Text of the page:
Summary: This spectacular hike starts out on Gem Lake Trail traversing across some sparsely wooded areas heading towards Lumpy ridge. After about a half mile, the trail begins to gain elevation and the views of Estes Park and the surrounding mountains behind you get progressively more breathtaking. At the three quarter mile mark you need to bear right at a trail junction. The woods become more dense and the rock formations more amazing.
Gem Lake is actually a bowl carved out of the granite and filled with rain water. The setting, with vast views and shear cliffs, make this lake truly a gem. Those with a more adverursome spirit can scramble carefully up to rocks on the back side of the lake, to gain access to the top of the cliffs. The views can't be beat. I enjoyed this hike immensely.
Trailhead: From highway 34 in Estes Park, follow MacGregor Avenue North for about a mile, then turn right onto Devils Gulch Road at the entrance to Mac Gregor Ranch. Follow Devils Gulch Road for about another mile, keeping an eye out for the Gem Lake trailhead parking on the left side of the road. (Lat:40.39429 Lon:-105.507)
Trail Guides for Gem Lake:
RMNP - Best Easy Day Hikes
by Kent Dannen and Donna Dannen (Globe Pequot Press)
RMNP - Panoramic Hiking Map
by Unknown (Trail Tracks)
Best Seasons: Spring, Summer, Fall
User Groups: Hikers, Horses
Ranger Contact: RMNP Information (970) 586-1206
Localhikes Reporter: This hike was submitted by Jim Zuber, who has posted 104 other hikes on this site
Trail Reviews Page 1 of 5 Submit your own review
Reviewed by MR on 7/11/2015
I personally don't have issues with dogs on trails but it is likely that you can't have dogs due to the number of near maulings either by bears, mountain lions or bull elk (not to mention Moose which especially don't like dogs). It's for their protection and yours.
Reviewed by AG on 8/18/2013
What a bunch of cry babies... oh you're mean, dont let me take my dog.... get over it. Not everyone likes yoyr dog as much as you do. Ger over it.
Reviewed by AR on 8/14/2013
fb is a dick. I am fine with hiking without my dog and I understand the benefits of not allowing dogs on trails, but not all dogs suck. Mine is awesome. fb sucks. I would rather hike a trail that doesn't allow pretentious jerks.
Reviewed by AK on 8/2/2013
Well trained ( leashed,and/or sight and voice command trained and even certified) dogs on a trail hike like this are awesome! Sorry to hear this hike no longer allows dogs. We'll take our super well trained pup another venue.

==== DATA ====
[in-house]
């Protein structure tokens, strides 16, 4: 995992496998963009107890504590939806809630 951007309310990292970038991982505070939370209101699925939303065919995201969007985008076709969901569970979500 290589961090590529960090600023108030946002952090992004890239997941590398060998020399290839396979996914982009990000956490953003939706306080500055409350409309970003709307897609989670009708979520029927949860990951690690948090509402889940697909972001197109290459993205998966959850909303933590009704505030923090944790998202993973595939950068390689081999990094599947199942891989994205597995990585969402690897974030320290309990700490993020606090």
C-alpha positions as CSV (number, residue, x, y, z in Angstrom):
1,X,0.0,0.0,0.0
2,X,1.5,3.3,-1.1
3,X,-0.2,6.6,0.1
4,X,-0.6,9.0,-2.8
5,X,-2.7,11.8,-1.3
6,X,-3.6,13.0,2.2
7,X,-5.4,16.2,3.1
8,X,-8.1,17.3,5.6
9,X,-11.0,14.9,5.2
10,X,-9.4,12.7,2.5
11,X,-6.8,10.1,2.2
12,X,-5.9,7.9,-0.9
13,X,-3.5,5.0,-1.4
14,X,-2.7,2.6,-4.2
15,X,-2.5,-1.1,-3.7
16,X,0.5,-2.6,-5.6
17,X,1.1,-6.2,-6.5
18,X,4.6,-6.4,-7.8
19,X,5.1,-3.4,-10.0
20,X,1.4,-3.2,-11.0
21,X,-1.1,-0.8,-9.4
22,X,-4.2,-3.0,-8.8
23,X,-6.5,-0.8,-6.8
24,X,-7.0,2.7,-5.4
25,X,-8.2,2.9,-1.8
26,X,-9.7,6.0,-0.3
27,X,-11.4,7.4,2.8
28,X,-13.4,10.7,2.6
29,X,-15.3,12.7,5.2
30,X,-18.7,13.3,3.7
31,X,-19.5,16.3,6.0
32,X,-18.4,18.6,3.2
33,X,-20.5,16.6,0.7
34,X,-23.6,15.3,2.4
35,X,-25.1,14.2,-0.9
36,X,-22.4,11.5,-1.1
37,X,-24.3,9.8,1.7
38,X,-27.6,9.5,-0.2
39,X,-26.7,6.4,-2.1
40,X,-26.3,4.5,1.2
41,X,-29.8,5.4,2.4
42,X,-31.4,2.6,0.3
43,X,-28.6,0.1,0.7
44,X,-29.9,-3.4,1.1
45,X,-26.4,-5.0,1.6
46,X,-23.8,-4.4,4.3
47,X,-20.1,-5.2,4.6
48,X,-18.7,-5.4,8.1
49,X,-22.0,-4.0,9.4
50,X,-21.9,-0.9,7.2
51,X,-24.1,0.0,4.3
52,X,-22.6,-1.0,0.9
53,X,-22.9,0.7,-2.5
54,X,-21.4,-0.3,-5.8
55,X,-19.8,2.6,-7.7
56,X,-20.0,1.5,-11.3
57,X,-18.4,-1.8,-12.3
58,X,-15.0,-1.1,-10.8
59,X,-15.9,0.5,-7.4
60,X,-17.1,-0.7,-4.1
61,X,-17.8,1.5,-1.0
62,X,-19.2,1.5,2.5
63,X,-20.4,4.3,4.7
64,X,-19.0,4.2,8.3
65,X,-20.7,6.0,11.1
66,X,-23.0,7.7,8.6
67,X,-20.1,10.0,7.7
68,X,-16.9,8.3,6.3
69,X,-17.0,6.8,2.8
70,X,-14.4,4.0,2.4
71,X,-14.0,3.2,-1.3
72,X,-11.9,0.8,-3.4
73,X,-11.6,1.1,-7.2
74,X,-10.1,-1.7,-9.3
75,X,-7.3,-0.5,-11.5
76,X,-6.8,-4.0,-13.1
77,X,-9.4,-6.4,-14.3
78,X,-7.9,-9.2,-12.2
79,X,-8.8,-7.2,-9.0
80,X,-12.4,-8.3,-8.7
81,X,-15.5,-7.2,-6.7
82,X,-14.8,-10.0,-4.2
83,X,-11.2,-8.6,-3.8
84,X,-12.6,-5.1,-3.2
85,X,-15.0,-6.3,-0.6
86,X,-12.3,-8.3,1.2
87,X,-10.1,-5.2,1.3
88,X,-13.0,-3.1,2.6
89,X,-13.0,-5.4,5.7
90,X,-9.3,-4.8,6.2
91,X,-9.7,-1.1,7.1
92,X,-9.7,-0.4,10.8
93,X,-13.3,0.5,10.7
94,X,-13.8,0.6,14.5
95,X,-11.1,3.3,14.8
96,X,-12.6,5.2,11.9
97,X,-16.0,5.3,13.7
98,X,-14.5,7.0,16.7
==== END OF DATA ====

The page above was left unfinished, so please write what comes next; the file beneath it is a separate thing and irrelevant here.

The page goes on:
Reviewed by ST on 5/26/2013
The hike itself is very nice, and the scenery and views of Long's Peak and the surrounding mountains are spectacular. But the trail was very heavily used (granted, it was Memorial Day weekend), and a majority of the people on the trail were clueless to trail etiquette (did not give way to hikers going uphill, screamed and made loud noises at the lake because of the echoing effect of the rocks, illegally brought dogs, left trash, fed chipmunks, etc.). Definitely do not hike this trail if you are looking for solitude or peacefulness. If you can hike it during off-times it would be great.
Reviewed by fb on 1/19/2013
I'm giving this hike 5 stars because dogs are not allowed on it. Made it a very enjoyable hike for all of us with no obnoxious barking and scaring away the wildlife.
Reviewed by Jorena on 6/15/2012
This hike quickly became our family's favorite when our kids were young and we decided to make it our annual Father's Day hike. Our kids were able to hike it on their own when they were pretty young - I'm thinking at about 5 years old. There are rocks that look like giant pancakes and our favorite is Paul Bunyan's boot which we always had to take a picture with. When you get to the lake, it's a refreshing and charming area to eat your lunch and climb around on the rocks a bit. Excellent hike for kids.
Reviewed by RC on 4/2/2012
Saw no dogs on this hike, but there were dogs in the Park on this weekend. Seems the rules don't apply to some. Very pleasant, not too crowded.
Notice: Traveling in the backcountry can be hazardous. You are responsible for informing yourself about these hazards and taking necessary precautions. Information on this web site comes from volunteer reporters and may contain errors or omissions. A current guidebook and proper equipment are essential for safe enjoyment of the hikes posted on this site.
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